Katakana are also sometimes used to indicate words being spoken in a foreign or otherwise unusual accent. For example, in a manga, the speech of a foreign character or a robot may be represented by コンニチワ konnichiwa ("hello") instead of the more typical hiragana こんにちは. Some Japanese personal names are written in katakana. This was more common in the past, hence elderly women often have katakana names. This was particularly common among women in the Meiji and Taishō periods, when many poor, illiterate parents were unwilling to pay a scholar to give their daughters names in kanji.[13] Katakana is also used to denote the fact that a character is speaking a foreign language, and what is displayed in katakana is only the Japanese "translation" of their words.

Some frequently used words may also be written in katakana in dialogs to convey an informal, conversational tone. Some examples include マンガ ("manga"), アイツ aitsu ("that guy or girl; he/him; she/her"), バカ baka ("fool"), etc.

Words with difficult-to-read kanji are sometimes written in katakana (hiragana is also used for this purpose). This phenomenon is often seen with medical terminology. For example, in the word 皮膚科 hifuka ("dermatology"), the second kanji, , is considered difficult to read, and thus the word hifuka is commonly written 皮フ科 or ヒフ科, mixing kanji and katakana. Similarly, difficult-to-read kanji such as gan ("cancer") are often written in katakana or hiragana.

Katakana is also used for traditional musical notations, as in the Tozan-ryū of shakuhachi, and in sankyoku ensembles with koto, shamisen and shakuhachi.

Some instructors teaching Japanese as a foreign language "introduce katakana after the students have learned to read and write sentences in hiragana without difficulty and know the rules."[14] Most students who have learned hiragana "do not have great difficulty in memorizing" katakana as well.[15] Other instructors introduce katakana first, because these are used with loanwords. This gives students a chance to practice reading and writing kana with meaningful words. This was the approach taken by the influential American linguistics scholar Eleanor Harz Jorden in Japanese: The Written Language (parallel to Japanese: The Spoken Language).[16]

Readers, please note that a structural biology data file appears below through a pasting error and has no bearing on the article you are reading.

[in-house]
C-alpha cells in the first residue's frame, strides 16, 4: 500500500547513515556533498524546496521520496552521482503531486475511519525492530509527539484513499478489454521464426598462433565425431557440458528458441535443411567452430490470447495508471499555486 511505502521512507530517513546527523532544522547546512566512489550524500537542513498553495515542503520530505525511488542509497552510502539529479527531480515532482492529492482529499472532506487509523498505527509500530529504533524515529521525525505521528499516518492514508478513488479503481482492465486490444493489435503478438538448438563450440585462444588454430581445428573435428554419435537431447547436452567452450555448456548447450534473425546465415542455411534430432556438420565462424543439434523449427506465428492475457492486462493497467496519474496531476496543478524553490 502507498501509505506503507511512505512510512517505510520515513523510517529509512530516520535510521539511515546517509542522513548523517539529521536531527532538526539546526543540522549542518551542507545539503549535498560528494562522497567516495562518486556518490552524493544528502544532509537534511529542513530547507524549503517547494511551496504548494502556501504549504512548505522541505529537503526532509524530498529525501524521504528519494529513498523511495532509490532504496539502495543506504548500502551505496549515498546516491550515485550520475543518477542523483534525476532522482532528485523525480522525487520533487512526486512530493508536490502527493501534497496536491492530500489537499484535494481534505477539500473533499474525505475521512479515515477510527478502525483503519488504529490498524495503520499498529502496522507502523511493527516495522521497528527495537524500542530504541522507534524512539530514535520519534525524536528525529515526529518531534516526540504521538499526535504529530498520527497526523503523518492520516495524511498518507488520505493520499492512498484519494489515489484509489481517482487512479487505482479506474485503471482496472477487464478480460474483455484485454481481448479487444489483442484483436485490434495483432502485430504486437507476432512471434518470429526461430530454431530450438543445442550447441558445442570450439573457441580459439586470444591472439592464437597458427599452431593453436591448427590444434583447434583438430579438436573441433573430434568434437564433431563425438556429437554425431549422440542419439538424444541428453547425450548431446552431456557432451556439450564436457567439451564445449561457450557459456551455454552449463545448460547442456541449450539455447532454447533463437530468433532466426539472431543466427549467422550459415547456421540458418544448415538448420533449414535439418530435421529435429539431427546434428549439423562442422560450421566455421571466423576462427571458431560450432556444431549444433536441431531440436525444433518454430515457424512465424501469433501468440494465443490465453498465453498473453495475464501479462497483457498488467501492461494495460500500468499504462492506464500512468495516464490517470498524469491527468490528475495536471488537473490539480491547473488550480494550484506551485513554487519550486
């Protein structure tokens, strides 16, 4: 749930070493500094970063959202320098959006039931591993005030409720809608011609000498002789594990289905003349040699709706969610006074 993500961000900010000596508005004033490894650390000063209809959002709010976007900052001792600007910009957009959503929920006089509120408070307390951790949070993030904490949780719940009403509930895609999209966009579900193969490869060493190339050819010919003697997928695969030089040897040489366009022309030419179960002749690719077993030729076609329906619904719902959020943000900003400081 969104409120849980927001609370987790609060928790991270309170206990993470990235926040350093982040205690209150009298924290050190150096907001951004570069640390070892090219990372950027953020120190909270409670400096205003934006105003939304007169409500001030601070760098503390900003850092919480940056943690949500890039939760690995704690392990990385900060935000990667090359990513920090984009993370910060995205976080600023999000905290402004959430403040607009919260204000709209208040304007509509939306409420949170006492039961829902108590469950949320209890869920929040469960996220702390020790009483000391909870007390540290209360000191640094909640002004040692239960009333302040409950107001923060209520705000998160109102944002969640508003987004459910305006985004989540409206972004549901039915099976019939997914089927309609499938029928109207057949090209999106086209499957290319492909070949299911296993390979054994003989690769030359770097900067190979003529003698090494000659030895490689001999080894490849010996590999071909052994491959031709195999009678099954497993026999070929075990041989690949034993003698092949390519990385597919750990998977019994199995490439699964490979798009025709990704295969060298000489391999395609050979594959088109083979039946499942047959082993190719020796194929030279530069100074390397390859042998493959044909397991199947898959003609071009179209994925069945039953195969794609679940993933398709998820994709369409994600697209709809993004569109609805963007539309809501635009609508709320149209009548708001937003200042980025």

AinuEdit

Katakana is commonly used by Japanese linguists to write the Ainu language. In Ainu katakana usage, the consonant that comes at the end of a syllable is represented by a small version of a katakana that corresponds to that final consonant followed by an arbitrary vowel. For instance "up" is represented by ウㇷ゚ (ウ [u followed by small pu]). Ainu also uses three handakuten modified katakana, セ゚ ([tse]), and ツ゚ or ト゚ ([tu̜]). In Unicode, the Katakana Phonetic Extensions block (U+31F0–U+31FF) exists for Ainu language support. These characters are used for the Ainu language only.